For someone responsible for a sprawling and fast-growing business empire, Jim Press has a surprisingly soothing demeanour that belies the enormous pressures anyone in his position is bound to face.
Mr Press, the president of Toyota Motor North America, 60, who last week be-came the only non-Japanese to be appointed to the board of Toyota, makes it sound as though everything is smooth sailing for the carmaker as it expands in the US at a breakneck pace and is set to overtake General Motors this year as the world's largest carmaker.
However, Toyota, along with other Japanese carmakers, faces rising resentment in the US automotive sector, where the success of the Japanese has stood out in stark contrast to the woes of the US big three.
Mr Press must appease an increasingly vocal industry lobby, which claims that Japanese carmakers enjoy an unfair advantage as a result of the yen's persistent weakness.
The Auto Trade Policy Council, an industry lobby, claims that the Japanese government is subsidising Japanese carmakers by maintaining $900bn in currency reserves that hold down the value of the yen and boost exports.
"We don't control currency [moves]," he says.
"I'm from Kansas and it's like rain. Some years it rains and some years it doesn't. The best farmers always have crops," he says, shrugging his shoulders.
Mr Press emphasises that Toyota is a significant contributor to US employment and investment.
The group employs 34,675 workers in the US and has so far spent $15.5bn in direct investment.
"We're adding more capacity [in North America] than some companies have as their [total] production," he says.
"We've been 50 years in the US and we have really gone through the process of becoming part of the fabric of the country, as any immigrant does," Mr Press points out.
He dismisses the idea that Toyota executives are worried that the group is expanding capacity too quickly in the US and needs to slow down to catch up with quality issues.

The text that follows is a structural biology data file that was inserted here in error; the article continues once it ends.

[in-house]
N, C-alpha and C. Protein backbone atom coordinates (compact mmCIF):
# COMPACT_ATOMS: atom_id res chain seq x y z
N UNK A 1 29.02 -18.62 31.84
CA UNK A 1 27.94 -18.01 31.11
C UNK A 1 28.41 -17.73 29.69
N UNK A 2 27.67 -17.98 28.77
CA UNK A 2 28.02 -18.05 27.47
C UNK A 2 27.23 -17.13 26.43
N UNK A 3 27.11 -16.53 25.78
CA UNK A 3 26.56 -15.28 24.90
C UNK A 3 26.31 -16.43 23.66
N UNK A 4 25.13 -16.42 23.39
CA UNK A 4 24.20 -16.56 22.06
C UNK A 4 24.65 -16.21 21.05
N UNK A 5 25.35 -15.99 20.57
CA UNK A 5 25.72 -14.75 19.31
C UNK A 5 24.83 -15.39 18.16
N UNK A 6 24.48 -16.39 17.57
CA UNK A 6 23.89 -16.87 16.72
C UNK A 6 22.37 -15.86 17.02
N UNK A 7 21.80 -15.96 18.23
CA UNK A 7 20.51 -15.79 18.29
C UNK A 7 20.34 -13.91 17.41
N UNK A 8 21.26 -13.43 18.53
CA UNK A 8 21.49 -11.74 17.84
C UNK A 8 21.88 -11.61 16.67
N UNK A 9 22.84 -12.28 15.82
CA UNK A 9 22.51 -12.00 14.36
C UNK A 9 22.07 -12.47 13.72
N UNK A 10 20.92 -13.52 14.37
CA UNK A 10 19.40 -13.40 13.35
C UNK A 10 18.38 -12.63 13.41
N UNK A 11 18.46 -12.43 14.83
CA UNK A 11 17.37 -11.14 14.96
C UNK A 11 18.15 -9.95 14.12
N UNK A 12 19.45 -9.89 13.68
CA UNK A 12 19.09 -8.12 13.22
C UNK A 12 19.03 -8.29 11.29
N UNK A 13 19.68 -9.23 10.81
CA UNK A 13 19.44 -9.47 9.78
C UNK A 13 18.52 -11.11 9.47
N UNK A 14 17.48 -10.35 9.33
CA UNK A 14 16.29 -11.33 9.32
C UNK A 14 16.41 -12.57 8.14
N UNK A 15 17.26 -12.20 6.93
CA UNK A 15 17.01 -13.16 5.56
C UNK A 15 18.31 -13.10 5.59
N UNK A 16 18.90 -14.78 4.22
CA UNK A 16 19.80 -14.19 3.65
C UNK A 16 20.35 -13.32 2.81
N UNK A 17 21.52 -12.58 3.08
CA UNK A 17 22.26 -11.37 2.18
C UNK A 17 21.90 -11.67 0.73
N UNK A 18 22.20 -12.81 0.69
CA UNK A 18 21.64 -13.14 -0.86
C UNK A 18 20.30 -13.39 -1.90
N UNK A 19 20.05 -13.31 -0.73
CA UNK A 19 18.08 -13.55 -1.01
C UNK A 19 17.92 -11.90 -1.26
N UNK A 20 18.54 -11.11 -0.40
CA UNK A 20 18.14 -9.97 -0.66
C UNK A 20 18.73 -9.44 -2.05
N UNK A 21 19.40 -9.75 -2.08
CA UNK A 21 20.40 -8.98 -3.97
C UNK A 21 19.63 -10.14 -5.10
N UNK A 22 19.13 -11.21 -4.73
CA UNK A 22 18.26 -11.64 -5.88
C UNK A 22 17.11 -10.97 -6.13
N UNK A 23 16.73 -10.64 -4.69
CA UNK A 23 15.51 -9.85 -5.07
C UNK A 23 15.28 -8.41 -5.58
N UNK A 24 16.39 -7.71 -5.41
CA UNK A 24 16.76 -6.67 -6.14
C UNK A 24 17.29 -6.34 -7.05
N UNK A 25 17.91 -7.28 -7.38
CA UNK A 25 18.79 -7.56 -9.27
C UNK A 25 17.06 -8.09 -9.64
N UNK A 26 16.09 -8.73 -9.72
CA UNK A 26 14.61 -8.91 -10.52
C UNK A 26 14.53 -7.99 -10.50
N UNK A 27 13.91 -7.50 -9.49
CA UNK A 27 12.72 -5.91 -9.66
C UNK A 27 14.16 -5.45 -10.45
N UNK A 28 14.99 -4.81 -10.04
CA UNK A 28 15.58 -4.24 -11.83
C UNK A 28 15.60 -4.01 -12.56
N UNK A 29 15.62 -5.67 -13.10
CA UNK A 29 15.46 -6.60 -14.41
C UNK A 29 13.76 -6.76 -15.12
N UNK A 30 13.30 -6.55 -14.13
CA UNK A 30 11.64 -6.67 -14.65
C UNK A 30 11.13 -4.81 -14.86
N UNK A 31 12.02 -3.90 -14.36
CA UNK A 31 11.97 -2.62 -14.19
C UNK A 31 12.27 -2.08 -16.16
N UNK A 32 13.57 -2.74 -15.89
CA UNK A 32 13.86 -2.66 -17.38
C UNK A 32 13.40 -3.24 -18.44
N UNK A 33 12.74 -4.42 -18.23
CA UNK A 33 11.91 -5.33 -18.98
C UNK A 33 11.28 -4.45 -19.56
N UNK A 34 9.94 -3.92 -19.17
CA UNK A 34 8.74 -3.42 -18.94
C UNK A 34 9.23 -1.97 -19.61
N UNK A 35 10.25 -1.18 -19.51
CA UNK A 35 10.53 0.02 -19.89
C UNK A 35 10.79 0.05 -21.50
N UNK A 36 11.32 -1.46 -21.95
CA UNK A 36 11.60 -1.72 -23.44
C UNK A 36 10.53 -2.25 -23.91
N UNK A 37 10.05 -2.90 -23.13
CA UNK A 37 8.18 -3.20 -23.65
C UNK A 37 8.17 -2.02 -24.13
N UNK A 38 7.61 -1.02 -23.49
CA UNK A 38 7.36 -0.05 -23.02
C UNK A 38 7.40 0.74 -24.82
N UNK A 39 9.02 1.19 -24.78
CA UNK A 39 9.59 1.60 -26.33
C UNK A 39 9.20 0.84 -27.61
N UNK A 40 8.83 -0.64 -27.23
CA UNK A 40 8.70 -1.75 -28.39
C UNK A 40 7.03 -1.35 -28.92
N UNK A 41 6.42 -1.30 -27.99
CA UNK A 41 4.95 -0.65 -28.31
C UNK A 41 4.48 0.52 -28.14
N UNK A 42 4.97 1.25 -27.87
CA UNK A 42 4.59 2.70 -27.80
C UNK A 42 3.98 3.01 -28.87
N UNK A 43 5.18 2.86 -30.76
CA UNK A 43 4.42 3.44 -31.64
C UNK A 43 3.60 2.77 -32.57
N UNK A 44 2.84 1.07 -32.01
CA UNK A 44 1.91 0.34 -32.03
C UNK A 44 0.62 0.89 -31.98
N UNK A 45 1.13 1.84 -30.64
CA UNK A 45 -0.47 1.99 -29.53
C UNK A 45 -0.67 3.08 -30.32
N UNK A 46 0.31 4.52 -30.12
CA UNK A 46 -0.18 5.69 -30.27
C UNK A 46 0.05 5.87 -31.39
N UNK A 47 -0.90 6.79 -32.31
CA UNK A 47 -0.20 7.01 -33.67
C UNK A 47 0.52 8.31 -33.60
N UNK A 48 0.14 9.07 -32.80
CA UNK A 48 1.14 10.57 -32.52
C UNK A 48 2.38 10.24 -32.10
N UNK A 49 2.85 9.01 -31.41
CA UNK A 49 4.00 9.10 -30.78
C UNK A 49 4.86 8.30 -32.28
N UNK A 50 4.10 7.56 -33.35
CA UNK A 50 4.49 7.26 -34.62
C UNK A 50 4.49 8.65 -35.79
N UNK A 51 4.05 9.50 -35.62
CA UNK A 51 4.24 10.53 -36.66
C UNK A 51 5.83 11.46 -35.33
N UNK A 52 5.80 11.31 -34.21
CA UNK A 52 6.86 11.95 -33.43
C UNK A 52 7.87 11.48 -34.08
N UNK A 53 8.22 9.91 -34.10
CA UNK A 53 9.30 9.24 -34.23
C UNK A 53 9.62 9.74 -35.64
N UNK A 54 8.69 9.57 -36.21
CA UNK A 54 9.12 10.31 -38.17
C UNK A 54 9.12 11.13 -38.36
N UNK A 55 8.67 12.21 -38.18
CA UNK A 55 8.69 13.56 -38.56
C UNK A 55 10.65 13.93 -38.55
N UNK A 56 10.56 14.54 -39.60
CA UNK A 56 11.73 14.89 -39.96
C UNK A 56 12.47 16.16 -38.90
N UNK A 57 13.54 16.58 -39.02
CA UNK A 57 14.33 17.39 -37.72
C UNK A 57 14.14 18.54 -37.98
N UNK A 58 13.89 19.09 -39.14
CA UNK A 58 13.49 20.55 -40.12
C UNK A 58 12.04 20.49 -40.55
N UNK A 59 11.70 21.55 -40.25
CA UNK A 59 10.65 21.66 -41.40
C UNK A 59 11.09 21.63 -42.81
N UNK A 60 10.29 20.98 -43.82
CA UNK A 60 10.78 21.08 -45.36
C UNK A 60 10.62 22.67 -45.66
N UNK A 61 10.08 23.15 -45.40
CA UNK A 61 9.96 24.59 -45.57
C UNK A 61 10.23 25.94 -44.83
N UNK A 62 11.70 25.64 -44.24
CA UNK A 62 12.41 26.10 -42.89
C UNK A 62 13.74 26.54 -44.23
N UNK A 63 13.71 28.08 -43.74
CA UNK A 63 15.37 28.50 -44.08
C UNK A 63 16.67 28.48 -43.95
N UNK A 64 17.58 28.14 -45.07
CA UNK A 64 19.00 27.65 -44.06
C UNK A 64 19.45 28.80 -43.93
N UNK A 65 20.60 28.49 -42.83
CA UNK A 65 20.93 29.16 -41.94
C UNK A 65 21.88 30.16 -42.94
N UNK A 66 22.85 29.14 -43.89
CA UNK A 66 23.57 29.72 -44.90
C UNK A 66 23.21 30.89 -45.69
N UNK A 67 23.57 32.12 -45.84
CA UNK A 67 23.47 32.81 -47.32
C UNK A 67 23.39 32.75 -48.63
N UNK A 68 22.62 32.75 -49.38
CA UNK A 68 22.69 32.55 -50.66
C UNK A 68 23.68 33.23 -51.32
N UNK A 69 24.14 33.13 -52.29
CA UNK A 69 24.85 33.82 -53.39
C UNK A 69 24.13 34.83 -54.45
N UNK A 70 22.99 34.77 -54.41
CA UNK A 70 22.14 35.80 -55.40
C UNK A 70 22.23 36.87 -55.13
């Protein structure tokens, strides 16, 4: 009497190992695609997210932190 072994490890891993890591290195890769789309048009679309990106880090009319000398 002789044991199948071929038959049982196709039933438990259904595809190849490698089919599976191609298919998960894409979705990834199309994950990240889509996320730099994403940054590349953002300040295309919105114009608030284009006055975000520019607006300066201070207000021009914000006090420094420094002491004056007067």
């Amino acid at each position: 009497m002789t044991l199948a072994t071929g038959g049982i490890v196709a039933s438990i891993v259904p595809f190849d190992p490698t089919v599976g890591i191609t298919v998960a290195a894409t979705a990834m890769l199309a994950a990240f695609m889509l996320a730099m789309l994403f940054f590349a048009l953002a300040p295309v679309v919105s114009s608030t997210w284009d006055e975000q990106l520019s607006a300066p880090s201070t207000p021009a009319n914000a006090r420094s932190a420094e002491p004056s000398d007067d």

Surveys by JDPower, the market research group, continue to show that Toyota enjoys high marks for quality, and the group has "substantially reduced . . . recall numbers to a very small number," he says.
With Mr Press now on the Toyota board, and with the domestic car market shrinking, North America is likely to feature even more prominently in Toyota's global strategy.
The North American market "is a great market," Mr Press says, and Toyota is enjoying brisk sales of its best products, such as the Prius; its hybrid car, Lexus, its high-end luxury brand; and Camry, which is the most popular passenger car in the US.
"We are currently building 600,000 units of capacity in North America. That is pretty good evidence of our confidence in the market and our commitment to continue to build vehicles where we sell them," Mr Press says.
"We continue to want to grow [in North America] with honour."
Mr Press has been with the multinational carmaker for 37 years.
He is well practiced and clearly comfortable in his role as the Japanese carmaker's ambassador to its largest market, where it sold 2.73m vehicles last year.
Ever the modest Toyota-man, Mr Press sees his elevation to the top tier of management at the Japanese vehicle maker as "recognition of the great job the North American people have done."
"I didn't get a promotion, everybody got a promotion. We all moved up," he says.